Thursday 27 July 2017

O'Driscoll on road to recovery after 'successful' operation

W ater carrier Brian O' Driscoll during Leinster's Heineken Cup clash with Montpellier on November 12. Photo: Sportsfile
W ater carrier Brian O' Driscoll during Leinster's Heineken Cup clash with Montpellier on November 12. Photo: Sportsfile

Hugh Farrelly

BRIAN O'DRISCOLL is looking forward to beginning his rehabilitation after successful surgery on the shoulder problem that has ruled him out of Leinster's Heineken Cup campaign.

The Ireland captain announced last week that he was going under the knife to correct a persistent shoulder issue and expected to be sidelined for six months, making him unavailable for Leinster's bid to retain their European crown and the Six Nations.

Having highlighted a first Ireland win over the All Blacks as a major career goal, the hope is for O'Driscoll to return fully fit in time for the summer tour to New Zealand for a three-Test series.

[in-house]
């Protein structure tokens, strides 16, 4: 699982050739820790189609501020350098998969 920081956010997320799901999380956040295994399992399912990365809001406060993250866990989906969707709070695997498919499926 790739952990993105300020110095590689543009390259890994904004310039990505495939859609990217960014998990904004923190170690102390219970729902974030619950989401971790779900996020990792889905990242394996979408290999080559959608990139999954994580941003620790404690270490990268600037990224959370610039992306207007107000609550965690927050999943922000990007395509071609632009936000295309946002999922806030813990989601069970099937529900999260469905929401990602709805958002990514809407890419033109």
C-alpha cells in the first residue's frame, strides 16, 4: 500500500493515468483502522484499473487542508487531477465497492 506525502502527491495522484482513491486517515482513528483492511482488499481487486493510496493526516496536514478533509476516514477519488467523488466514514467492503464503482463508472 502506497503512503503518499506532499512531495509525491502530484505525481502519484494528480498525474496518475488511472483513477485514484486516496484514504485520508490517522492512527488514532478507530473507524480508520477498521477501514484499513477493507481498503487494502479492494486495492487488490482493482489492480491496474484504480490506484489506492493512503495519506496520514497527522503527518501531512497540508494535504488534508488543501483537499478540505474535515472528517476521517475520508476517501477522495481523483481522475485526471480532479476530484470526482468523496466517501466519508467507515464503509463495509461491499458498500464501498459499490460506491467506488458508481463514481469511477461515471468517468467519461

And that hope was reinforced after this week's medical procedure, with Leinster confirming that O'Driscoll was eagerly anticipating the start of his rehabilitation.

"The operation was a success," said a Leinster spokesperson. "Brian is at home resting and he is looking forward to beginning his rehabilitation over the coming weeks."

Leinster name their team today to face Glasgow in their second Heineken Cup outing of the campaign at the RDS on Sunday, following last weekend's draw in Montpellier. Ireland hooker Sean Cronin is pushing hard for inclusion after his try-scoring contribution to Leinster's fightback in France, with second-row Devin Toner also in the mix after picking up the Player of the Month award.

Munster travel to Toulouse to take on Castres tomorrow and are expected to go with the same team that secured a remarkable victory over Northampton at Thomond Park last weekend.

Ulster and Connacht are due to name their teams for the Heineken Cup clashes away to Leicester and at home to Toulouse respectively. Connacht's match at the Sportsground is a 9,000 sell-out.

Irish Independent

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